Cyclone Rake Blog: composting tips
Showing posts with label composting tips. Show all posts
Showing posts with label composting tips. Show all posts

Friday, January 6, 2017

Best Practices for Cleaning Up Leaf Debris in the South


Lawns and gardens grow longer in the South, where milder winters may mean more time to clean up leaves and yard debris. Here are some best practices for cleaning up leaves and lawn debris in the South - whether you’re catching up on raking, cleaning up debris from pruning or a winter storm, or just thinning out pine needles from under your trees.
            Large leaf rakes make cleaning up small and mid-sized yards easy. Raking is also a great way to get some winter exercise and enjoy being in the colder season. Many
Brilliantly colored tree in Alabama
homeowners shred small piles of leaves, using a lawnmower or chipper/shredder, to make mulch. Shredding also makes composting leaves easier. Composting is a great practice that can help make your yard neater, and shredded leaves are a useful ingredient for compost, when mixed with other organic wastes in the compost pile or compost bin.
            Large yards with more deciduous trees, as well as yards with mature pines and other evergreens, can see even more leaves and pine needles.
Long Needle Pine Tree in North Carolina 
Rakes and leaf blowers are useful for cleaning up larger yards. A Cyclone Rake leaf vacuum, which attaches to a riding lawnmower, makes cleaning up leaves and pine needles easier and less time-consuming. The Cyclone Rake and its attachments can also be used for year-round yard cleanup chores.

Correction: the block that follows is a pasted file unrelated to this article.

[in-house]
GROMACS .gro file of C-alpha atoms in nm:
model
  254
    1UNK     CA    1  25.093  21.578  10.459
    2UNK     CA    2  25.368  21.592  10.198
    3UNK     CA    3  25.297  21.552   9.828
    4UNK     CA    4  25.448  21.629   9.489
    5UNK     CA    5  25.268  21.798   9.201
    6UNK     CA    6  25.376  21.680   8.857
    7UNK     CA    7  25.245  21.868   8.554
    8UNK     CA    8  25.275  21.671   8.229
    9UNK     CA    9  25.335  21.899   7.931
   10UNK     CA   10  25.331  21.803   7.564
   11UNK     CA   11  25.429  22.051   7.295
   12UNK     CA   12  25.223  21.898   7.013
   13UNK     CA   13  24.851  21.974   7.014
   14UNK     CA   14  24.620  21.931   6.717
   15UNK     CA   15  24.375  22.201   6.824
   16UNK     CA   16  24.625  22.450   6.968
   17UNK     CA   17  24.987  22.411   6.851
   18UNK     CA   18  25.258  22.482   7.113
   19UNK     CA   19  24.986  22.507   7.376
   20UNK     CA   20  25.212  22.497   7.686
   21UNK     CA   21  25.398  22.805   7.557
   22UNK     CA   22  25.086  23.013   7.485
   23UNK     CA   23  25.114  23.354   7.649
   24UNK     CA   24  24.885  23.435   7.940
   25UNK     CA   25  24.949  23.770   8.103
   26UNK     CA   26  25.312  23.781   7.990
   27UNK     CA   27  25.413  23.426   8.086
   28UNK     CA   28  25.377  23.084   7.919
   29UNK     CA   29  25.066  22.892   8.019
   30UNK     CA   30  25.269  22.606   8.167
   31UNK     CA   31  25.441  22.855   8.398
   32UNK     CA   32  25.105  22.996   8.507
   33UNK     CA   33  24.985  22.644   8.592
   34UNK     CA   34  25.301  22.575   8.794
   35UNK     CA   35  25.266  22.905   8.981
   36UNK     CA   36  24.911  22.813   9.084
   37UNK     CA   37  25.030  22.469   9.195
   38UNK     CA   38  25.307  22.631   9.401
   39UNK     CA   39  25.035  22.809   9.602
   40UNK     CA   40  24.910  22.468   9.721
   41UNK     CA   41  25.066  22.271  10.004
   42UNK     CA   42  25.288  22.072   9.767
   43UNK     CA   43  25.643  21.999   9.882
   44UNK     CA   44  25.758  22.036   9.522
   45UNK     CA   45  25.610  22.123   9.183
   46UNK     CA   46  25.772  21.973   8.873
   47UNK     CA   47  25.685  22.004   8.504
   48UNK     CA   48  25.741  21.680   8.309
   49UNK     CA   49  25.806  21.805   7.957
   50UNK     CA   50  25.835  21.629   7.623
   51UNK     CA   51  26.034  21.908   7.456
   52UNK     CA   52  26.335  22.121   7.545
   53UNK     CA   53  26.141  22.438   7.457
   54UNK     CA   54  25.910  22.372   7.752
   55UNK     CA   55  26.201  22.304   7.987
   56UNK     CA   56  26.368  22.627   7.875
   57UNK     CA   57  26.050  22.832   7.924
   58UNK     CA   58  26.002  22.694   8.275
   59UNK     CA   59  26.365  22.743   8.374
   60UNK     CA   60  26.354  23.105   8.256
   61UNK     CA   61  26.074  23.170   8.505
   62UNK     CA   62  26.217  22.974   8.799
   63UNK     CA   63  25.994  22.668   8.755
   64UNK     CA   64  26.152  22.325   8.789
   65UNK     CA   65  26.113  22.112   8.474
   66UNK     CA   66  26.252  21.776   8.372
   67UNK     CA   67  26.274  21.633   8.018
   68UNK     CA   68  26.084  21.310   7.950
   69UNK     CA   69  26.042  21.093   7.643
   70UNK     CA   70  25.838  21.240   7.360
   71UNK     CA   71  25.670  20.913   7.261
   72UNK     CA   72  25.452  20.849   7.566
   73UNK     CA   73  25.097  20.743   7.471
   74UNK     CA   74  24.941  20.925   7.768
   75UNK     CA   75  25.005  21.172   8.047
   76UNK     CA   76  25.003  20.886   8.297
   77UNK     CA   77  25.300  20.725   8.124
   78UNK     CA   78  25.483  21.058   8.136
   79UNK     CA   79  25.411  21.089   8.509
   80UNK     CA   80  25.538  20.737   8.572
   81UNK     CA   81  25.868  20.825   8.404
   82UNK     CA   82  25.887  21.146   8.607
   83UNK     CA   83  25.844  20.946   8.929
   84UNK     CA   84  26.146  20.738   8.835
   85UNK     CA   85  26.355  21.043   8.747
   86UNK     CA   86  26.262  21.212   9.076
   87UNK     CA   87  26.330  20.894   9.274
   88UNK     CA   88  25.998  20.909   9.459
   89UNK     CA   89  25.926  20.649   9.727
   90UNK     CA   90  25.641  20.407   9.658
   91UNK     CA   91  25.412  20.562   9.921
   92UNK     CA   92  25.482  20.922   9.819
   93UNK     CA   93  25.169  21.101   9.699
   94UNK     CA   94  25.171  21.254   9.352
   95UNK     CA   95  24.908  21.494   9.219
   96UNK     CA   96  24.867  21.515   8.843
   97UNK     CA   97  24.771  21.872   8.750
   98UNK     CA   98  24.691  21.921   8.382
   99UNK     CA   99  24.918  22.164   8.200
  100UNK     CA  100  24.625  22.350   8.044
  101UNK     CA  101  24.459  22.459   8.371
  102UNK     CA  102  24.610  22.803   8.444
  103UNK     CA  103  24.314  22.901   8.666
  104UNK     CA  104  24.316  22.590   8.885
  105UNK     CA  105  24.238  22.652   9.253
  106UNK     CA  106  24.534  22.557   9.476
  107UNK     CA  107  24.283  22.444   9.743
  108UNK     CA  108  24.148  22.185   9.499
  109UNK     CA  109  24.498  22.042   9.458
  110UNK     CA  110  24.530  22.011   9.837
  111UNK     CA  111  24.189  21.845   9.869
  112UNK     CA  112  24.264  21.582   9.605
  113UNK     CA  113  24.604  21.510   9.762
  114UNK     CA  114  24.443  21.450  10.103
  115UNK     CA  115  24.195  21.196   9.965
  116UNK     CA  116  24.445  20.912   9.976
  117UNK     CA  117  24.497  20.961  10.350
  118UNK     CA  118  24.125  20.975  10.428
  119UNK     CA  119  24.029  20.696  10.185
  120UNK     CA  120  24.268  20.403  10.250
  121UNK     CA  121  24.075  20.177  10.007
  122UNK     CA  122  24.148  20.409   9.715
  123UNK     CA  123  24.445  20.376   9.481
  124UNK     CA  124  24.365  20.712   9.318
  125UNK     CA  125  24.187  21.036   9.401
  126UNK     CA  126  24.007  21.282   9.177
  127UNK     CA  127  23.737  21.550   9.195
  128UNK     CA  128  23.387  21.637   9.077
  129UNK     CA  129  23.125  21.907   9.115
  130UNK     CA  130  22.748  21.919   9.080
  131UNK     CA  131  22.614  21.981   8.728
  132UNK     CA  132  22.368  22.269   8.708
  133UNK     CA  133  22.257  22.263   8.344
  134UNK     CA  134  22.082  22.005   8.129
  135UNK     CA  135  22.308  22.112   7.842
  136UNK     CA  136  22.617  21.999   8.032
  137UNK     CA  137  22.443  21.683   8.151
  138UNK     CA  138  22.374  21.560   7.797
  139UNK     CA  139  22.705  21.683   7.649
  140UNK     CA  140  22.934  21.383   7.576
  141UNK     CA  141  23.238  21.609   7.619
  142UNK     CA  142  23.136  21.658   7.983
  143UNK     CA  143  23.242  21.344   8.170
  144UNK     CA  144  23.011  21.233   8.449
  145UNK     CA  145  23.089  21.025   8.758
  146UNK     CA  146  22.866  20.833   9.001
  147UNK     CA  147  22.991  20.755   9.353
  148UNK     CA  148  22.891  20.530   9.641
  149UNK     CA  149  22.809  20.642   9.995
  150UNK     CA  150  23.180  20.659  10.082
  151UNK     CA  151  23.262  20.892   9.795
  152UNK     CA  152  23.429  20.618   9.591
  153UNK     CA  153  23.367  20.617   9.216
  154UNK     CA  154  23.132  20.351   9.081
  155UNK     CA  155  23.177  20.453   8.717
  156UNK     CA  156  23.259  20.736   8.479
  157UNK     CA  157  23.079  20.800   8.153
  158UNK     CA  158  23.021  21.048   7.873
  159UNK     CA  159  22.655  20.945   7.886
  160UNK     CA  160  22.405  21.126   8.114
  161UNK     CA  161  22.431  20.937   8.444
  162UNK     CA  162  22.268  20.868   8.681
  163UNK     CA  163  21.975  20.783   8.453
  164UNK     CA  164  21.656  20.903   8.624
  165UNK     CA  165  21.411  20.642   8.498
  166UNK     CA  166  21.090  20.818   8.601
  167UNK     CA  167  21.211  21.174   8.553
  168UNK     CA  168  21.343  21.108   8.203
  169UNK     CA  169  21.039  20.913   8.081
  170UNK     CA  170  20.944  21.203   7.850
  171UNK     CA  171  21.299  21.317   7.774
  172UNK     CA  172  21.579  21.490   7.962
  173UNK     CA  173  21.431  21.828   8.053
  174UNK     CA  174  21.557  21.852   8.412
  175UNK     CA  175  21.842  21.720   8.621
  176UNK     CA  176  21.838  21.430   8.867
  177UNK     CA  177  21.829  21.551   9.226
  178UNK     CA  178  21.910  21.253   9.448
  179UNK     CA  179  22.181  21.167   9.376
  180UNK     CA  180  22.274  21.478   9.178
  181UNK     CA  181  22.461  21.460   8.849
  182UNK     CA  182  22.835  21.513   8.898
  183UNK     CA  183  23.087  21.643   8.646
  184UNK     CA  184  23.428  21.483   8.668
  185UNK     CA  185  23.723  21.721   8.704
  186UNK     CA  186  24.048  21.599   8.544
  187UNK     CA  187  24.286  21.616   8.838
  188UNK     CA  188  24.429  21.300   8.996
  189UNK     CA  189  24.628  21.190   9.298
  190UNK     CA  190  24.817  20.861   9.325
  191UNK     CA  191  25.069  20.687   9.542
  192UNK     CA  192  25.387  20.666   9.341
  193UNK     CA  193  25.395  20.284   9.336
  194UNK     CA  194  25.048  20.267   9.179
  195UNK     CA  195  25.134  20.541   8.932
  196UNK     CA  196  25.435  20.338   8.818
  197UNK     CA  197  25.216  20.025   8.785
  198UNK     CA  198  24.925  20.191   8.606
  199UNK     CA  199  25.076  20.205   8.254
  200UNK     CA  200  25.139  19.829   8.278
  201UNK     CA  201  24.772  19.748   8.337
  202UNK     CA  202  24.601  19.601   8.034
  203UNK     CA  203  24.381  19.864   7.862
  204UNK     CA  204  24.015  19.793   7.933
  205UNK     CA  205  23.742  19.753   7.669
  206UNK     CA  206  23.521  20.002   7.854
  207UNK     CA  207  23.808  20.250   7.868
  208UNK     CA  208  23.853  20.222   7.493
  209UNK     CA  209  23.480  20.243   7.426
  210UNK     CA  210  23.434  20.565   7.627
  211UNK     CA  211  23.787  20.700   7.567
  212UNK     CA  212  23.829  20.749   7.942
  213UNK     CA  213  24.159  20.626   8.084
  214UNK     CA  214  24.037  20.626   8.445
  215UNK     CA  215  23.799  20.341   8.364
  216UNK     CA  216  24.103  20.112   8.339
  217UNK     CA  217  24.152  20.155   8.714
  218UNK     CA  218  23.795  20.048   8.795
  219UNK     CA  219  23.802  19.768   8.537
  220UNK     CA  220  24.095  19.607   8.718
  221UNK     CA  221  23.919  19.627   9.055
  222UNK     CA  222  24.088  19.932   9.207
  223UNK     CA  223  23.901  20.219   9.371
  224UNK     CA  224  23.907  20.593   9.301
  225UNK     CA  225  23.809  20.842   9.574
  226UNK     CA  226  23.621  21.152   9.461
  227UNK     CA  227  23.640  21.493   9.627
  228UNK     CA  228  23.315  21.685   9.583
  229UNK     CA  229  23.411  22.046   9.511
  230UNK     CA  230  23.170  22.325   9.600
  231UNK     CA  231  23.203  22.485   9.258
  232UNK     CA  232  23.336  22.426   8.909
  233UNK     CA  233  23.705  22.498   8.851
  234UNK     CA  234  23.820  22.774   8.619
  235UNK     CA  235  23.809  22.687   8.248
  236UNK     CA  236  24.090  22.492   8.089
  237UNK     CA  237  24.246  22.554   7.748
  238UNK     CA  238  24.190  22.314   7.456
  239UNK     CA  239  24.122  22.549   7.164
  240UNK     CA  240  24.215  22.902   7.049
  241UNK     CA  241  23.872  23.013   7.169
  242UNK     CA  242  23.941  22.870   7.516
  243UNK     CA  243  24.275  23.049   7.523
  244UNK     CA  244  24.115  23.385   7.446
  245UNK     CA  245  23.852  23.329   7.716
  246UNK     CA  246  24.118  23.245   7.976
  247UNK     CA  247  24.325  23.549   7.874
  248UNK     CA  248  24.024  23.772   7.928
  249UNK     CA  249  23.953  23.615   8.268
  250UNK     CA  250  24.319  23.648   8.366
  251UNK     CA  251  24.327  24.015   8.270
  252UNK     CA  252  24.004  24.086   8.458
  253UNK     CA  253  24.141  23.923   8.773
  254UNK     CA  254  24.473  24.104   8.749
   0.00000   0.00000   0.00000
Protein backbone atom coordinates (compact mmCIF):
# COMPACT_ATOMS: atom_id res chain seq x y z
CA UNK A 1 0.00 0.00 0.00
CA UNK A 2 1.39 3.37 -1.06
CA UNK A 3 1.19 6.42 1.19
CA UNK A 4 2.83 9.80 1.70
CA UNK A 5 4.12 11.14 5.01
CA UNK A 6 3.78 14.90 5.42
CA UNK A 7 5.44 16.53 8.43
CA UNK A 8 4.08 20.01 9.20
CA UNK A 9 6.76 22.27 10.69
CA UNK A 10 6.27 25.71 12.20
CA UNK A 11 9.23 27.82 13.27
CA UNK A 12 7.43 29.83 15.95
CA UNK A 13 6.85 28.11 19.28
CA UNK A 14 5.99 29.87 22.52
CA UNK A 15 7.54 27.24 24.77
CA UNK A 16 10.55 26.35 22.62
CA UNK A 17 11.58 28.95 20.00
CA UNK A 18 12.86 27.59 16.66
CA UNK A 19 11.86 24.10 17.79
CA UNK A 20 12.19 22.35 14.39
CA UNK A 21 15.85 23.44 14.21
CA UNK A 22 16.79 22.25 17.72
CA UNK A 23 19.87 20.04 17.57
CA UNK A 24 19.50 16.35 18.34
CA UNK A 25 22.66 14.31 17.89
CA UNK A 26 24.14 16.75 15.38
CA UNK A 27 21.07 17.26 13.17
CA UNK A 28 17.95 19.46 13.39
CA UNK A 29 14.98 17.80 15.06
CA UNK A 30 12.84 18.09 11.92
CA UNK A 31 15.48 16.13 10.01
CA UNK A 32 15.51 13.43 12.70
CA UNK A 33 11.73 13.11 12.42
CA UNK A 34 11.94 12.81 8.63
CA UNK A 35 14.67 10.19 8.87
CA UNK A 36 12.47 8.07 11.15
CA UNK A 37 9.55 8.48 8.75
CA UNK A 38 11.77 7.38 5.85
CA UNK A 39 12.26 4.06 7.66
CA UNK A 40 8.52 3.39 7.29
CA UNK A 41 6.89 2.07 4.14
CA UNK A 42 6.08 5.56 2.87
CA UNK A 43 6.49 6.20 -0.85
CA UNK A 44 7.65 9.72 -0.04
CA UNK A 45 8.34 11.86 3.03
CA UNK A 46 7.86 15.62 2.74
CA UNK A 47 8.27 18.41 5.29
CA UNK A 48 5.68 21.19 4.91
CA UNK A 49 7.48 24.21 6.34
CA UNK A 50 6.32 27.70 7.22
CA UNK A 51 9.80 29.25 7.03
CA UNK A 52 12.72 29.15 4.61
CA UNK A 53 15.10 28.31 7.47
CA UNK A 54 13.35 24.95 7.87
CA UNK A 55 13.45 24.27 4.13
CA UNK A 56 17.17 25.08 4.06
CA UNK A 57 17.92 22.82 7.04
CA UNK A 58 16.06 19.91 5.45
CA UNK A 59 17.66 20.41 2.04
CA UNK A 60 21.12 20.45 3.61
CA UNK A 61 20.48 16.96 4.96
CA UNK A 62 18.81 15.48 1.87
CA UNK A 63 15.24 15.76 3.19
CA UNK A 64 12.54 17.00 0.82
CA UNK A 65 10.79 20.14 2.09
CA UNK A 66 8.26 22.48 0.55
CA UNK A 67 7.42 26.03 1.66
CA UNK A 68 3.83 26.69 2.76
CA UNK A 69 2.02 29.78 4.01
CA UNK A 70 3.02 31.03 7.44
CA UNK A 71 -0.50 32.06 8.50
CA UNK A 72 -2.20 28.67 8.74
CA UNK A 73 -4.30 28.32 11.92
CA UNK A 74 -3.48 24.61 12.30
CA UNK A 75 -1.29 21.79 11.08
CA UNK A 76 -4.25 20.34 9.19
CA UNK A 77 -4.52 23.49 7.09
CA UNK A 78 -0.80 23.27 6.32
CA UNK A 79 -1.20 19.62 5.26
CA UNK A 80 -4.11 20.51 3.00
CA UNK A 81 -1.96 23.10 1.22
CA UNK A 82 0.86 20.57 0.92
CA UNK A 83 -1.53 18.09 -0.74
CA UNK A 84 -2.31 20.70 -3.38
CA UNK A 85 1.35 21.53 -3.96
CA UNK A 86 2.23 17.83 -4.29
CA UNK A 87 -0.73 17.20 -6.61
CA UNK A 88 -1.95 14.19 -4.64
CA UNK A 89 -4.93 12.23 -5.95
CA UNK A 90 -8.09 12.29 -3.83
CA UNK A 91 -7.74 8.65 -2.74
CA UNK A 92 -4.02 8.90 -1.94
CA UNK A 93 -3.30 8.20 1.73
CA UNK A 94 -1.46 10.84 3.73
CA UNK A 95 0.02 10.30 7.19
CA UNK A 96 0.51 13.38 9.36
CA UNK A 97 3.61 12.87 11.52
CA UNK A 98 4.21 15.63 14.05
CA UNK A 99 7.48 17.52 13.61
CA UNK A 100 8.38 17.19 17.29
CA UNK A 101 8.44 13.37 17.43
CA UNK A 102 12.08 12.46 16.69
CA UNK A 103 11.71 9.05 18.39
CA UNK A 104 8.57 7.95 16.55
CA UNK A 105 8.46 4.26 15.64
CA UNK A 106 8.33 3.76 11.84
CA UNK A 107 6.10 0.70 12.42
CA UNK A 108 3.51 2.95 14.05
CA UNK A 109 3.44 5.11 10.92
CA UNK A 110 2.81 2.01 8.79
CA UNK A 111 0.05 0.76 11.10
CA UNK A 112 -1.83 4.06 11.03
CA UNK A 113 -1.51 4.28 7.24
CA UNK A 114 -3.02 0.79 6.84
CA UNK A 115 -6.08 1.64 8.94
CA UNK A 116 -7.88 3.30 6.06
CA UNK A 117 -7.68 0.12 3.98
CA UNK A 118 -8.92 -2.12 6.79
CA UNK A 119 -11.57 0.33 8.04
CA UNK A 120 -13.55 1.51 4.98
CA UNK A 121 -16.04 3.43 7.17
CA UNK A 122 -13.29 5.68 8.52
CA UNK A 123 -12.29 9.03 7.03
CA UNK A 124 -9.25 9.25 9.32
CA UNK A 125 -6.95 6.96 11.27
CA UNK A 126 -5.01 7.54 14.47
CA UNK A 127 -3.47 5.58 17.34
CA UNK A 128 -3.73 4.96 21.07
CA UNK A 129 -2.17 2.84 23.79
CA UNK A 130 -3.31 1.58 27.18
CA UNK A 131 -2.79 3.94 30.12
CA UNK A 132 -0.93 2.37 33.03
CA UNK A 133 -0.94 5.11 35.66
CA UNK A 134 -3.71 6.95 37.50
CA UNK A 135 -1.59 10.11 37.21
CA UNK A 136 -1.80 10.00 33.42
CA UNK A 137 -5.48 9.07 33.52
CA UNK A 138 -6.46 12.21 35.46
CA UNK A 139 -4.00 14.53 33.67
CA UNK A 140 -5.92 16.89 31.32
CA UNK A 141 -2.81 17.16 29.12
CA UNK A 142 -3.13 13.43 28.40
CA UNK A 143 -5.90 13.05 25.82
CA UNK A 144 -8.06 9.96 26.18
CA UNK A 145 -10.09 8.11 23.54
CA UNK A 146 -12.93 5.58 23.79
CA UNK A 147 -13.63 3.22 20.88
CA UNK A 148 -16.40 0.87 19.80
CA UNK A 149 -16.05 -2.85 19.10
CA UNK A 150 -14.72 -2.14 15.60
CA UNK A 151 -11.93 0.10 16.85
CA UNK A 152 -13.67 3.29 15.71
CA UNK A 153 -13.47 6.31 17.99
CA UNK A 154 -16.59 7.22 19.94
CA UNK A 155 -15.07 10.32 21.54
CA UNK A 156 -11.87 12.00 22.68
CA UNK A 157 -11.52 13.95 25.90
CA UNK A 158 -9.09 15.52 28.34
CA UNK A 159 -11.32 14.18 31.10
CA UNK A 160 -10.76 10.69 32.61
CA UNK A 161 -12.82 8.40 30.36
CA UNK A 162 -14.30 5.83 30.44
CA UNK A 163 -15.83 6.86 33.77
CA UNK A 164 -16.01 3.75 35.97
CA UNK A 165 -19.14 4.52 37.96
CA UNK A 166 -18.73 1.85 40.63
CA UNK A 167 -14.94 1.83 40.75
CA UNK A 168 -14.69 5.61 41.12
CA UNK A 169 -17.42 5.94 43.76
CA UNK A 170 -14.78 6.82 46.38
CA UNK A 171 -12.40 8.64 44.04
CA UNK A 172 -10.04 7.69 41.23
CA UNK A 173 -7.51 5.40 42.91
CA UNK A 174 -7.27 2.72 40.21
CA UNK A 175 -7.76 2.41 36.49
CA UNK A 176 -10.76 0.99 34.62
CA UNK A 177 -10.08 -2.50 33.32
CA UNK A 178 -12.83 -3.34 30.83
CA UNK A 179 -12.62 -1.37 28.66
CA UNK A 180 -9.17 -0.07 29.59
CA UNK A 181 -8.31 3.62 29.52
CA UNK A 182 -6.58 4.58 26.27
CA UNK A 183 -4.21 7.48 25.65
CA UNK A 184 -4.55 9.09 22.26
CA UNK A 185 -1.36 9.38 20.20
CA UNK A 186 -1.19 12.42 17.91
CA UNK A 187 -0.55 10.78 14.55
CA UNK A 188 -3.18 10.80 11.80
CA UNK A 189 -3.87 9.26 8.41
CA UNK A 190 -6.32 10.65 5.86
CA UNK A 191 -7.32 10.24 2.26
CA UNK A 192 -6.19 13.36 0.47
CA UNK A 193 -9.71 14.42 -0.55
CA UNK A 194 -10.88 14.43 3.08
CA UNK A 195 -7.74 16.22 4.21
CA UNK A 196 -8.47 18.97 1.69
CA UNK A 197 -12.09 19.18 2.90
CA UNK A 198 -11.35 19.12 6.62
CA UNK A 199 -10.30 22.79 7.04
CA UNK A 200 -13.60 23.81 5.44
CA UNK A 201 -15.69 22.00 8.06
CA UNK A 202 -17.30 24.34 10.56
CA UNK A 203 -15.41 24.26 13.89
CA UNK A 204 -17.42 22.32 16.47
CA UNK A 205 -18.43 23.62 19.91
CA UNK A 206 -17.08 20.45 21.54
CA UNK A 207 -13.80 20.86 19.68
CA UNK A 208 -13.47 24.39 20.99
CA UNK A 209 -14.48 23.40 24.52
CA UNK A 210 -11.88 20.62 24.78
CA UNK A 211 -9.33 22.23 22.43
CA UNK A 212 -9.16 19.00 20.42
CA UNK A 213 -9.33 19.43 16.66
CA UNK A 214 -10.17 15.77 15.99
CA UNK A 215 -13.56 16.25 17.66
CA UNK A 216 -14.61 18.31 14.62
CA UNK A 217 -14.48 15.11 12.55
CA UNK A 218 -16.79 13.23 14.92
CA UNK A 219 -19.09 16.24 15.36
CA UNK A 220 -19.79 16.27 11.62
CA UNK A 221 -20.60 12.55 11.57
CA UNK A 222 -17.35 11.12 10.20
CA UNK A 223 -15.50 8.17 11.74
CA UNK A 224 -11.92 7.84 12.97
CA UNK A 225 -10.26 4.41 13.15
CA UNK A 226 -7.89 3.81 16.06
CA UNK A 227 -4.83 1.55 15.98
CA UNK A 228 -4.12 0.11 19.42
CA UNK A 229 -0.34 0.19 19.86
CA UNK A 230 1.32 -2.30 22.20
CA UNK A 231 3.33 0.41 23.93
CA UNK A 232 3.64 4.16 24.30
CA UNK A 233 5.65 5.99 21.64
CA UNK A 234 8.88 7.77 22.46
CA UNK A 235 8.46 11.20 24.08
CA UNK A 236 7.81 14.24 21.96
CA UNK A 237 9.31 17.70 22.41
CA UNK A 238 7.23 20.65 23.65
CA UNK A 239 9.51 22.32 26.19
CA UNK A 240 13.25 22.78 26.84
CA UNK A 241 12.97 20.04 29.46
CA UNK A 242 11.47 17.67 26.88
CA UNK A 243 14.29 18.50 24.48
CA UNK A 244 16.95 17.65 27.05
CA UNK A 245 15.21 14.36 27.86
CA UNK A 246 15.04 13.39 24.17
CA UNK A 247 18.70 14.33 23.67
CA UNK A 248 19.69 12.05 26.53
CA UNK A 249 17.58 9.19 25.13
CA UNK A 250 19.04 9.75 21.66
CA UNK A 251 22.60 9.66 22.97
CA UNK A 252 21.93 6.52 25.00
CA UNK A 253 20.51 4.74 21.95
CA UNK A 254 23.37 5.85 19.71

Homeowners in the South can take a two-step approach when dealing with small tree branches, as well as disease-free shrub clippings and prunings. Branches and prunings can be first gathered into neat piles – or left just out of sight, behind the trees or shrubs where they are pruned. After some time has passed, leaves will fall off or can be easily shaken off, making it easier to move the stems and branches. The leaves can then be tidily raked into mulch around the plants, used as mulch elsewhere, or added to the compost pile. Branches can be shredded or added to a brush pile for birds and wildlife to enjoy the rest of winter.


Reviewed (mentions leaving branches behind pruned plants):



Wednesday, April 27, 2016

Composting Made Easy


Composting is a simple way to improve the health of your garden or yard by adding nutrient-dense mixtures overtop. The best part is it’s 100% free to do and is excellent for the environment. Here’s how to get started composting.

What You Need…

First things first, gather your materials.
  • A container: Choose a 3’ x 3’ x 3’ container that is made of wood or even hard plastic. For small scale composting recycle an old, large garbage can and simply drill a hole in the bottom of the container for drainage. 
  • Find a shady spot: Compost thrives in a shaded environment. Choose an area in your yard that doesn’t get a ton of sun throughout the day. 
  • Browns and greens: Browns include leaves, wood chips, straw, branches, and the like. Greens are eggshells, grass, carrot tops and so forth. 
  • Manure: This is optional, but ideal if you want to get the most out of your compost.
  • Water hose: You’ll need to water your compost occasionally, so get a water hose if you don’t have one. 
  • Pitchfork: Trust us, you’ll want this tool if you’re mixing or moving compost. 

How to Do It…

  1. Compost requires a three to one ratio for browns and greens. Browns are carbon-rich and greens are nitrogen rich.
  2. Start by adding those carbon-rich browns to your barrel. Once those are good and packed in. You can start adding your greens. 
  3. When it’s time to add new material, use your pitchfork, to dig a hole and then add in the new stuff. Mix it thoroughly with the old compost.
  4. Finally, add water. You’ll want to do this occasionally to moisten the mixture to keep bacteria and microbes consuming the contents.

Tips for Composting

  • Include activators like chicken manure, earthworms, and comfrey leaves to help break down the greens and browns.
  • Steaming compost piles are a good sign that your hard work is paying off, so don’t panic if you see it coming from your pile!
  • Reduce odors by leaving out meat scraps and bones in your compost.
So, what are you waiting for? Get started with your compost pile by using these helpful tips today!